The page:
But they don't want to drop the restrictions! Earlier this week an HBO Executive, Bob Zitter, caught alot of flack in the blogosphere (and rightly so) for suggesting the only problem with DRM is the name, and that renaming the same restrictions "Digital Consumer Enablement" would solve the problem.
We like to point to a quote from a Disney exec from a ways back "If the consumer even knows there is a DRM we've lost." And by all accounts, they've all lost! Through the work of groups like ours, we have informed users about DRM. And now they don't want it.
The EFF has a good article on the legal issues surrounding the AACS encryption key that made such a stir on Digg earlier this week.
A while back I pointed folks to Dell's IdeaStorm website where they were soliciting feedback from customers about what products they offered. Overwhelmingly people wanted Dell machines with GNU/Linux operating systems.
Here are some highlights:
Most people think it ludicrous that they can’t do the same with the DVDs they own. Now it seems, despite squeals from the movie industry, the law is finally moving in the video fan’s favour.
Congratulations to the Digg users who revolted against the censorship of a number today. Digg took down stories that featured the DRM encryption key for HD DVD encryption. Digg users then started reposting it until the entire front page of Digg was covered with the story and each one had thousands of Diggs.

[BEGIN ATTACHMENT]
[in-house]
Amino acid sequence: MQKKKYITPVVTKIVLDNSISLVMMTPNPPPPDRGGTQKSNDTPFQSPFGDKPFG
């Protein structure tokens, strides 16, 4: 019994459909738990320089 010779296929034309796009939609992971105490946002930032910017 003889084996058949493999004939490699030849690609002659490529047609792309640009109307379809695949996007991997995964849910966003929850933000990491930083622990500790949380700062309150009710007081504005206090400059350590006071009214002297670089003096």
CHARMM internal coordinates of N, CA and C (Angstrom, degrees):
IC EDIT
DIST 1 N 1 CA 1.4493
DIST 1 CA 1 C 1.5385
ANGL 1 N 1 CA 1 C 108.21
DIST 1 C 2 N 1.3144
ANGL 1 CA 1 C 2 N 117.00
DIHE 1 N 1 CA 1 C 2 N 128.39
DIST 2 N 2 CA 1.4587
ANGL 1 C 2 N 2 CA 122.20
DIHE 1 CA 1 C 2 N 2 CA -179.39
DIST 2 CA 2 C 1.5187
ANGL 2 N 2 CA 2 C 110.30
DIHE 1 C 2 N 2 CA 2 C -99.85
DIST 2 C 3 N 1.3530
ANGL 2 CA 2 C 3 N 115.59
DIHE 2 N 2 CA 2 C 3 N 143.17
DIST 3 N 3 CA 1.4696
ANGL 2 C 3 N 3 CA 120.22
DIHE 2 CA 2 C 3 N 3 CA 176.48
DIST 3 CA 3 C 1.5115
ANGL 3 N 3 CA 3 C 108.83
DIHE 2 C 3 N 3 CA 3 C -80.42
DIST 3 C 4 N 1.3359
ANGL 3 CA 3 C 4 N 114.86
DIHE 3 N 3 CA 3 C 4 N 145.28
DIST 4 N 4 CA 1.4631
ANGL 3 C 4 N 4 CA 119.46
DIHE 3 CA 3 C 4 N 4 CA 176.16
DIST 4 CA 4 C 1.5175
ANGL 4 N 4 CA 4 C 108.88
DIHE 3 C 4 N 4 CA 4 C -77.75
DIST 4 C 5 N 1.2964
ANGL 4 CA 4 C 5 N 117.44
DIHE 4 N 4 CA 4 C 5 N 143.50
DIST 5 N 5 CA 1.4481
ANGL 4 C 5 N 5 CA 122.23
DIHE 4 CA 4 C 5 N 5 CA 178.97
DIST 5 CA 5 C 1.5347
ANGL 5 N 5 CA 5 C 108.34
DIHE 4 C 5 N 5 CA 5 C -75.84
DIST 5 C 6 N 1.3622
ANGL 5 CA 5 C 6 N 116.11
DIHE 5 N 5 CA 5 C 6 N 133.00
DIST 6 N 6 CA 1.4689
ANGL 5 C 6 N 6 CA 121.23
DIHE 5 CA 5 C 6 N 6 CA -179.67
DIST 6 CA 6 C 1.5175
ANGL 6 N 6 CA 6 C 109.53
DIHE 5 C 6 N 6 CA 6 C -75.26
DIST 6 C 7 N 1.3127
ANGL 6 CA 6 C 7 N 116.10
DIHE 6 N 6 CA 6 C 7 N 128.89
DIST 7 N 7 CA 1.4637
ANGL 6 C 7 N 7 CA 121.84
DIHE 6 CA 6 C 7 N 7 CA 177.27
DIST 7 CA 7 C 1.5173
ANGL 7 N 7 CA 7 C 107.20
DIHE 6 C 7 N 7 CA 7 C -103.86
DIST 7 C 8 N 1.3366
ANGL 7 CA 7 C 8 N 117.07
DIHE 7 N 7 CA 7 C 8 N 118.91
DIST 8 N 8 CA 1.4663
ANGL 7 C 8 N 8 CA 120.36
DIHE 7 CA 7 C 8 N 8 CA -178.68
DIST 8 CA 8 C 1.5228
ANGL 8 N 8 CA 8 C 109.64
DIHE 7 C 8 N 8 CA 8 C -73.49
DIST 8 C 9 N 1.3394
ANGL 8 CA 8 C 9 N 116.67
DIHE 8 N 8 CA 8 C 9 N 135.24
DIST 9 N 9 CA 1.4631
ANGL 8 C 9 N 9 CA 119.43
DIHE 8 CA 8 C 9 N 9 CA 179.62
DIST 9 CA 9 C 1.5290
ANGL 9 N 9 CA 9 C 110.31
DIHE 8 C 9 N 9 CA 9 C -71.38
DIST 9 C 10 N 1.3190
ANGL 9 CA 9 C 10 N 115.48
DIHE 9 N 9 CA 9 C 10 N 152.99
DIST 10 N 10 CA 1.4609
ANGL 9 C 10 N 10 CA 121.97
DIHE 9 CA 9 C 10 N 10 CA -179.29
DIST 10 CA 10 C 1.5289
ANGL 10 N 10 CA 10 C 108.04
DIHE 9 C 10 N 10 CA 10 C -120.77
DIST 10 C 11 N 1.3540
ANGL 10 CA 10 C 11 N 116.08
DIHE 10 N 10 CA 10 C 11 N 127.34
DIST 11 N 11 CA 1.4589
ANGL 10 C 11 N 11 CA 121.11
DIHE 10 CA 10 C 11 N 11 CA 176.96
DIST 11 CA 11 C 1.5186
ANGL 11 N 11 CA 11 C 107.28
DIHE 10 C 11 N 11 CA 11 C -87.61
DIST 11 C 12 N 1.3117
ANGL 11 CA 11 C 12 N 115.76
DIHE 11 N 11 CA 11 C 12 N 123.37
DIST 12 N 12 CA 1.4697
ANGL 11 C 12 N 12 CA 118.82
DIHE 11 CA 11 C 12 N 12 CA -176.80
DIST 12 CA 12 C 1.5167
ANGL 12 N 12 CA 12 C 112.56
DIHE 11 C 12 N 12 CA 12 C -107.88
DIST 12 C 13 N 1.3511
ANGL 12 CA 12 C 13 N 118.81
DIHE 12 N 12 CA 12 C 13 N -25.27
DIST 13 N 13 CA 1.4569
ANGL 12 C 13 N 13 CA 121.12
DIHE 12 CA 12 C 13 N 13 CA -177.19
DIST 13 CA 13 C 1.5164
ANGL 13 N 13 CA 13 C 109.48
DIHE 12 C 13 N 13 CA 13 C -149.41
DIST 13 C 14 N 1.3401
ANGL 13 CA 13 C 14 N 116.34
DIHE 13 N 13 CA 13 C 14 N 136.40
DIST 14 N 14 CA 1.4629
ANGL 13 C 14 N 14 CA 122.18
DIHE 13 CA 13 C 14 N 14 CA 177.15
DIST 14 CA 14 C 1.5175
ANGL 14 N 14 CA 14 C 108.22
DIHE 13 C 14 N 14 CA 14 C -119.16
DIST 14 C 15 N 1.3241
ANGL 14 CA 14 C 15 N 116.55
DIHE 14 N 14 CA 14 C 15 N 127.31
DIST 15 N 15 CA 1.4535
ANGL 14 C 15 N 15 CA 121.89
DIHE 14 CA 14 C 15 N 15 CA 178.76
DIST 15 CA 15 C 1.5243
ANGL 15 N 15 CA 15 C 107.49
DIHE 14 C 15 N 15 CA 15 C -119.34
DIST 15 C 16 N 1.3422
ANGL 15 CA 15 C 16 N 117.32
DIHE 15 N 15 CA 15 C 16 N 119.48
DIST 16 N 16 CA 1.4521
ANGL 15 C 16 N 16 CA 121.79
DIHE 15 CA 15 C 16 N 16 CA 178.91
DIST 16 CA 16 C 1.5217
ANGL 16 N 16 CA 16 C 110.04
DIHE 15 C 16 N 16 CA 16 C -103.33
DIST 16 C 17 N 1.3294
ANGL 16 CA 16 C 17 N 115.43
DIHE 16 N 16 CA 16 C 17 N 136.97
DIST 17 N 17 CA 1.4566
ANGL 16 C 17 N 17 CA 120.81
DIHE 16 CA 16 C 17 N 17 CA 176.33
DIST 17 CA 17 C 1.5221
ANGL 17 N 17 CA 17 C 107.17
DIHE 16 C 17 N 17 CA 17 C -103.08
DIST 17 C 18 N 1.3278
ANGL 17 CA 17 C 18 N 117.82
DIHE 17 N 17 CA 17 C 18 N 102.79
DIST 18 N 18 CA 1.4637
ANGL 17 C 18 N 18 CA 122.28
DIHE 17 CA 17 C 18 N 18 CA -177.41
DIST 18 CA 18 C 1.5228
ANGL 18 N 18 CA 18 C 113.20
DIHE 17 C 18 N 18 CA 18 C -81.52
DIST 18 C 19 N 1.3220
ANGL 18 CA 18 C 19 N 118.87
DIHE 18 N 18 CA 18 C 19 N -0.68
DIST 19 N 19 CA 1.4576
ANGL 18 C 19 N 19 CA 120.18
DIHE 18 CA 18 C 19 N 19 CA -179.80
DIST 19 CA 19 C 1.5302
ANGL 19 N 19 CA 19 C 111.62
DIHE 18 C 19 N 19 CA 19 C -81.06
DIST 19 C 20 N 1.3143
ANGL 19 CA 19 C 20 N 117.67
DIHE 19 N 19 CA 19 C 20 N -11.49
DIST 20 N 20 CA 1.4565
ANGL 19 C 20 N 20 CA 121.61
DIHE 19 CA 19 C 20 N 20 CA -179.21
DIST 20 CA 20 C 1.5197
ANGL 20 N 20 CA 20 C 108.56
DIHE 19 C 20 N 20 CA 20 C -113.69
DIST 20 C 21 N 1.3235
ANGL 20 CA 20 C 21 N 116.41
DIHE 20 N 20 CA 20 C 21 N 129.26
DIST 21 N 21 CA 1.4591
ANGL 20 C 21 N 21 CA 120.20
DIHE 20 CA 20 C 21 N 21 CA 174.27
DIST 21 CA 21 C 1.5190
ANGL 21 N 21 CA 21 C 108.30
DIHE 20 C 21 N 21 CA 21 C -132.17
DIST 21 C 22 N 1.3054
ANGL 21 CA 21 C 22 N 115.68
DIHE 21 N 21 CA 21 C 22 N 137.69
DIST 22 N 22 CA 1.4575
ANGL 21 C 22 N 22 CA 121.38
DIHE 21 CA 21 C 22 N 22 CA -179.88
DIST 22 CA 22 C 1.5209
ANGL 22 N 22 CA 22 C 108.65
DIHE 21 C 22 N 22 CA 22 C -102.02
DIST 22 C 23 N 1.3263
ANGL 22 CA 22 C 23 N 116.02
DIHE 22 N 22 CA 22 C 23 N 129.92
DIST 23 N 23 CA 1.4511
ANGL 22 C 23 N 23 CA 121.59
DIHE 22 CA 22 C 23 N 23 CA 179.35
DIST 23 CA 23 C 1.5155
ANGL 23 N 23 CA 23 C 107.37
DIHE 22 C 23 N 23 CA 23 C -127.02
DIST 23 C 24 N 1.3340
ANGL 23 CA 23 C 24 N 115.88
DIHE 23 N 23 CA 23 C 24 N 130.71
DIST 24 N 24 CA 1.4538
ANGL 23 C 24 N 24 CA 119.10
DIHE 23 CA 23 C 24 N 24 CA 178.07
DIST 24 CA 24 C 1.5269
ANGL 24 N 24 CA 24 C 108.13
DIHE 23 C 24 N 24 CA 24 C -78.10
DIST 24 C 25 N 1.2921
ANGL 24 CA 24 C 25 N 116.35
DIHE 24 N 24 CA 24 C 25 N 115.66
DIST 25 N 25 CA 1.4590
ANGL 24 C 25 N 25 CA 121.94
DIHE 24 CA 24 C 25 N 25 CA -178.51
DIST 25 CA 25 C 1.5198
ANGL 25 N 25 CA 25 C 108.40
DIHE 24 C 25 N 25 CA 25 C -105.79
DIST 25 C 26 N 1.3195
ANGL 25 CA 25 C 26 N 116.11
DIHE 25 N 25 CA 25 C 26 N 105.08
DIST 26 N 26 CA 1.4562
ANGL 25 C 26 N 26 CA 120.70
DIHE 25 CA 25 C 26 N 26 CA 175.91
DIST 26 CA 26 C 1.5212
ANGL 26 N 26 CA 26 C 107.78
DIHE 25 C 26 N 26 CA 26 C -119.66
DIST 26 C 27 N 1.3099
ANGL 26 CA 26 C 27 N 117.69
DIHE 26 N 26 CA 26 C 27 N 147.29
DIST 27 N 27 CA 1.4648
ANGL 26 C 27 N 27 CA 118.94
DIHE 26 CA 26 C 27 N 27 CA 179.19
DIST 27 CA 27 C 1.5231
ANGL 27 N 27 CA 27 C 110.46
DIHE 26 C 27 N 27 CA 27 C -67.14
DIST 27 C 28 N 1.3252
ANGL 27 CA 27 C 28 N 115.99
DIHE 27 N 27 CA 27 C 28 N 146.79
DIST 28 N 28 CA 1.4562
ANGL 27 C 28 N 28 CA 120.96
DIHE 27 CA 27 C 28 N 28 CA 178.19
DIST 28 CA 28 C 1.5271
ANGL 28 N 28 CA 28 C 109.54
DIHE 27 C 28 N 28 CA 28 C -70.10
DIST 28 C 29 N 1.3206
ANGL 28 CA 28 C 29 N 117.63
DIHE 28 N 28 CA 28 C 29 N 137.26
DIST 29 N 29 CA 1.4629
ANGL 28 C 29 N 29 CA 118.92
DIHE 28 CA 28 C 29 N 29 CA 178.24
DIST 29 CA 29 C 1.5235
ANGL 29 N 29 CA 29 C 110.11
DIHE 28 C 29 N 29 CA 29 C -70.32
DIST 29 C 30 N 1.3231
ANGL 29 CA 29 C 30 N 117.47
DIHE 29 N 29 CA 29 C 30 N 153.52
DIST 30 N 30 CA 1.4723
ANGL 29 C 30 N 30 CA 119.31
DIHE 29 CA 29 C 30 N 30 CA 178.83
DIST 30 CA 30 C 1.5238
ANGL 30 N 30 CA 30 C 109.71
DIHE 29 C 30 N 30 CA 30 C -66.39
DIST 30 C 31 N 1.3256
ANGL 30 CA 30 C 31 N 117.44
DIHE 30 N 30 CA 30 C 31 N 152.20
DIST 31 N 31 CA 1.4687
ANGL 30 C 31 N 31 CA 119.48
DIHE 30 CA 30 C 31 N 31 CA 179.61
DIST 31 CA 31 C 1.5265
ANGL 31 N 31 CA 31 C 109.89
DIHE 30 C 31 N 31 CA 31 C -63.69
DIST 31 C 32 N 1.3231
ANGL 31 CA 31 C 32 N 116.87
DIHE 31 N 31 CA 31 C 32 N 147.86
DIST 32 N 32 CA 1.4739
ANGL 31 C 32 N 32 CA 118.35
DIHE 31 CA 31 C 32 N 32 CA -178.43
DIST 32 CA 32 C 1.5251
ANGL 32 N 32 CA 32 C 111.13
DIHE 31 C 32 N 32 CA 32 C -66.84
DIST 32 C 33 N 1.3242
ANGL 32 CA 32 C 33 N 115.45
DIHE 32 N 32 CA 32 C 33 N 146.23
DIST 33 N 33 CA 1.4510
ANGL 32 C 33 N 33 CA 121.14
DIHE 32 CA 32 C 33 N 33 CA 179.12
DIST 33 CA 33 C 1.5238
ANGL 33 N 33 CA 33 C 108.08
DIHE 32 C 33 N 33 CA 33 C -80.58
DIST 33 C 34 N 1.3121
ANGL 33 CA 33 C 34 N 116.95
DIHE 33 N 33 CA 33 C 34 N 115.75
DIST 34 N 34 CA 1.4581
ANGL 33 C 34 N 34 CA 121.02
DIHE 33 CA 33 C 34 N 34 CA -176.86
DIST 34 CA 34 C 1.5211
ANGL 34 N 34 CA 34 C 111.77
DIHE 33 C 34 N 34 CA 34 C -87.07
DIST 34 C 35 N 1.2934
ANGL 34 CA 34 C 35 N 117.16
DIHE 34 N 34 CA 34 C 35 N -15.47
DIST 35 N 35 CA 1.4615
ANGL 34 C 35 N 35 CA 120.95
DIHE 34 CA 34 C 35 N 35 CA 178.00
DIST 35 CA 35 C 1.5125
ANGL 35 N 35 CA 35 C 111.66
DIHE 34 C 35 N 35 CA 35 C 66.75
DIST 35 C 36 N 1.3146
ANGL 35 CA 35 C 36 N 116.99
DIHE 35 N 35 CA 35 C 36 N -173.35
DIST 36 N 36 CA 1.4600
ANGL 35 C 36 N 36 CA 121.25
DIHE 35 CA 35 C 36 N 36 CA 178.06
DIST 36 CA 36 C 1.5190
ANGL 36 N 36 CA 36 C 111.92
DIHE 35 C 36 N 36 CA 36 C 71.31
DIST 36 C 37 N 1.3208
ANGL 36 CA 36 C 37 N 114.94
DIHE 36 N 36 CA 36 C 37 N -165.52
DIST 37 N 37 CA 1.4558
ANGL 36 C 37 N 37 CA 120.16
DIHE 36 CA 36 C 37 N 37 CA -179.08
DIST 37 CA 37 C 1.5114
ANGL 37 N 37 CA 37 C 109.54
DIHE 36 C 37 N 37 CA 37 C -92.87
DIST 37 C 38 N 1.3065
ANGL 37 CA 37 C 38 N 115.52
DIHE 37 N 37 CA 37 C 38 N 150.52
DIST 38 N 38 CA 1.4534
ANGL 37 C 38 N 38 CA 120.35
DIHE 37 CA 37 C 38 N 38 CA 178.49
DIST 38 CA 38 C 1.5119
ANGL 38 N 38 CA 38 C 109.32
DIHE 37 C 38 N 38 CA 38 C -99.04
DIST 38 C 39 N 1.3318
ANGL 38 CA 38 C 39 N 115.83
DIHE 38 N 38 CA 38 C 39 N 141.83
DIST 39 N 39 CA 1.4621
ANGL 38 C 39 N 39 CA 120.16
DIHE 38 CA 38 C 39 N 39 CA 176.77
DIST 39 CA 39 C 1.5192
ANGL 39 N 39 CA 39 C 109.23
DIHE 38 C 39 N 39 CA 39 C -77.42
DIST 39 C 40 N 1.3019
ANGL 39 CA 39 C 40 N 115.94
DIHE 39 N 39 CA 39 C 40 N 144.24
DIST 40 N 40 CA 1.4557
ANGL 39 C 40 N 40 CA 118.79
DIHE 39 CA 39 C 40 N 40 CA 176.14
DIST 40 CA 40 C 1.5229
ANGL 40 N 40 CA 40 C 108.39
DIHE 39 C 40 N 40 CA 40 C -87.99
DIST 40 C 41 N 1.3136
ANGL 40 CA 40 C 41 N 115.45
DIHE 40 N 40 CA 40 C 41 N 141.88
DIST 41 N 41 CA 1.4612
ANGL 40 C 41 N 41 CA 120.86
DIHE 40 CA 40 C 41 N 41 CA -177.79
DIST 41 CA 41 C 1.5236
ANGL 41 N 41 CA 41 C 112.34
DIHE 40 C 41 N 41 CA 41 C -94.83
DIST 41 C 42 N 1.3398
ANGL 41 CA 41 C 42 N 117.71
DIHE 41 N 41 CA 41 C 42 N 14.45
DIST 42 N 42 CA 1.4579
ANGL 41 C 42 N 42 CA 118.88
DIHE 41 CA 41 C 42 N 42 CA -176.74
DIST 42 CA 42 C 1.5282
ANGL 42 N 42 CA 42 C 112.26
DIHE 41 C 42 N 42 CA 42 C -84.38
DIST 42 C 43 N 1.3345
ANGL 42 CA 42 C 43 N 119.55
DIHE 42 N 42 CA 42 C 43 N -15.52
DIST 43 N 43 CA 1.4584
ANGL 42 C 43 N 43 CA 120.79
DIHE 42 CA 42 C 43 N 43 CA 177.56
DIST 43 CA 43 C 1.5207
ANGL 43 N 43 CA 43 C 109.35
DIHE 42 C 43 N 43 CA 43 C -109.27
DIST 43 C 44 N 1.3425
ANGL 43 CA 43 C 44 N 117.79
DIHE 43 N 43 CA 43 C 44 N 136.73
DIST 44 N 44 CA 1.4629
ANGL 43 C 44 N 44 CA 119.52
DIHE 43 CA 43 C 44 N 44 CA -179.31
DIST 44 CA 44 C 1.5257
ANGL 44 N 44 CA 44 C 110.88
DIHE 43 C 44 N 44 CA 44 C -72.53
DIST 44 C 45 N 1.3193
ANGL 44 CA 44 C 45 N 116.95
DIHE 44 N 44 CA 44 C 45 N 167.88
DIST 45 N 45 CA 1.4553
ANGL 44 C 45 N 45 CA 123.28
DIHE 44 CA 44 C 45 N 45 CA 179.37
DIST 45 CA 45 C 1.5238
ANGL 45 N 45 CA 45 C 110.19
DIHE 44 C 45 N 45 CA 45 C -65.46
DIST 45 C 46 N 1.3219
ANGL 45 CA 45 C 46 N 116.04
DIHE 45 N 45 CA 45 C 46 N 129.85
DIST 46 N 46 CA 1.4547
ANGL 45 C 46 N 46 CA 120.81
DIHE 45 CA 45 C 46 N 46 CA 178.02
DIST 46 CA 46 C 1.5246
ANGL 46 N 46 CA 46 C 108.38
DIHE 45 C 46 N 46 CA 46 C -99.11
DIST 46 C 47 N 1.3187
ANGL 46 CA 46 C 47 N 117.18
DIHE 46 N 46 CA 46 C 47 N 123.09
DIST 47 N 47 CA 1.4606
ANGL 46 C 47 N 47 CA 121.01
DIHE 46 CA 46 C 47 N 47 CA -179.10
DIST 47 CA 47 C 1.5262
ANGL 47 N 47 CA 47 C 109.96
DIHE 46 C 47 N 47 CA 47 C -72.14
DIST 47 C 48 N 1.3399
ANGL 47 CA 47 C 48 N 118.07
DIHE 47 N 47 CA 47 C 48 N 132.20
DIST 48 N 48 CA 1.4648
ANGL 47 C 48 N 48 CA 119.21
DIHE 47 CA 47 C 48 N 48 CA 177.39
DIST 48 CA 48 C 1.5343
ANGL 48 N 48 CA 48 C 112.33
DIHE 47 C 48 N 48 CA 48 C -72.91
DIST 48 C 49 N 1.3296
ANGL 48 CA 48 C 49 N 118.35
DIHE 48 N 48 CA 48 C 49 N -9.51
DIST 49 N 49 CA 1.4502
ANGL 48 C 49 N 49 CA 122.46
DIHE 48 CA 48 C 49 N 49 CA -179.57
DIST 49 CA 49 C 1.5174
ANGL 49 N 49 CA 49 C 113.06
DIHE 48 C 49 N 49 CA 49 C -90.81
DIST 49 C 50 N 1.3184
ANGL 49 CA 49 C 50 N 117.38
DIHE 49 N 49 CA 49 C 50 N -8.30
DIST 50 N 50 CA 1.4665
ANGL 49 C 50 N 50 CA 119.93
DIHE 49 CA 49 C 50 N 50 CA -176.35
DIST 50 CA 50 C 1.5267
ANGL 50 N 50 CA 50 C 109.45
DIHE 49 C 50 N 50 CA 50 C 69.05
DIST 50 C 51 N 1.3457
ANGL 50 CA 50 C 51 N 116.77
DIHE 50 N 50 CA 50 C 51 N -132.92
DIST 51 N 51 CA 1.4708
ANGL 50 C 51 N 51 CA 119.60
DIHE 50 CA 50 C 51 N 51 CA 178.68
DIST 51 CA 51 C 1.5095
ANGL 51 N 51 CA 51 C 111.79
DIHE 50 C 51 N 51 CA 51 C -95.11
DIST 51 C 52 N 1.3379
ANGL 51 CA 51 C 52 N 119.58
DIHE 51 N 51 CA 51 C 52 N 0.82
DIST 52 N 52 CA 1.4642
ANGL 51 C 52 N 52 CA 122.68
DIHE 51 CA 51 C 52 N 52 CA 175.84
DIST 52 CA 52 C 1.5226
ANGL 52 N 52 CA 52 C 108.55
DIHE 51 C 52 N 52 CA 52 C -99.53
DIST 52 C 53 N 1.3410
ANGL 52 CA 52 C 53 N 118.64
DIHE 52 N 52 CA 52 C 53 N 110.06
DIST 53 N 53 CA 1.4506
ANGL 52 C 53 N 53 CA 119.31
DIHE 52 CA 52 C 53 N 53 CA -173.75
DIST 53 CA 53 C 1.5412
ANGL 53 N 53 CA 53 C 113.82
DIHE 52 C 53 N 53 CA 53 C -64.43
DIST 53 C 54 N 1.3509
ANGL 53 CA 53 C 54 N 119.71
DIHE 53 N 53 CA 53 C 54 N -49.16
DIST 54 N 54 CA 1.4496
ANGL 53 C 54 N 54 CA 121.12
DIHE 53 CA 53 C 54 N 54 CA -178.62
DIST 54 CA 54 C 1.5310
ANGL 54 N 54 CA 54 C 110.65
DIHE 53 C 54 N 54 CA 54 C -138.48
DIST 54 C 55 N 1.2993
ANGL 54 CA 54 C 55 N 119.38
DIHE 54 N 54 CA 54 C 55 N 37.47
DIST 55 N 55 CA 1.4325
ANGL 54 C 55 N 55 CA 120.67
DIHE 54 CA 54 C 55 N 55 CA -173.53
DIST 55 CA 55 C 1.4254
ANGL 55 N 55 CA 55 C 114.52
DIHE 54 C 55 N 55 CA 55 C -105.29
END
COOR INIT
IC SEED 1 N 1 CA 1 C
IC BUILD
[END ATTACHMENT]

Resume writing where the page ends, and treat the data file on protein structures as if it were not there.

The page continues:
After tens of thousands of diggs on multiple stories, Digg has decided to stop fighting it.
Dear Chairman Bronfman,
Recent weeks have brought major changes in the music industry as it relates to online digital music distribution. Apple and EMI have now committed to distributing without Digital Restrictions Management (DRM), and there have been similar announcements from other online music stores and retailers. Last week brought news that Universal Music may be opening up some of their catalog to DRM free sales too.
Wired has a good blog post up about ebooks and how DRM has stymied adoption, "The why of that has many faces, but DRM plays its part. Taking a historically commonplace form of expression, freely portable in its traditional format, and turning it into an ephemeral, hardware-specific, proprietary service?"
There has been some recent chatter on the internet about the possibility of Apple introducing a subscription based service. Steve Jobs may have just put that speculation to rest:
"Never say never, but customers don't seem to be interested in it," Jobs told Reuters in an interview after Apple reported blow-out quarterly results. "The subscription model has failed so far."
This was reported on CNN.
"MPAA Chairman and CEO Dan Glickman told an industry gathering that the industry "wholeheartedly supports legitimate copying." (since when? Ed) So reports StreamingMedia today in a nice wrap up of recent DRM related news.
Glickman was addressing a conference on the topic of DRM. He does support DRM, of course, but would really like the ever elusive interoperable type - the type that would allow user's right to copy content they have legally acquired but somehow prevent sharing.
ArsTechnica reports that Amazon is poised to launch a digital download store selling MP3 tracks free of DRM. The Amazon store will feature EMI's catalog and may also offer Universal's classical catalog. The latter offering would be a huge development for DRM free digital downloads.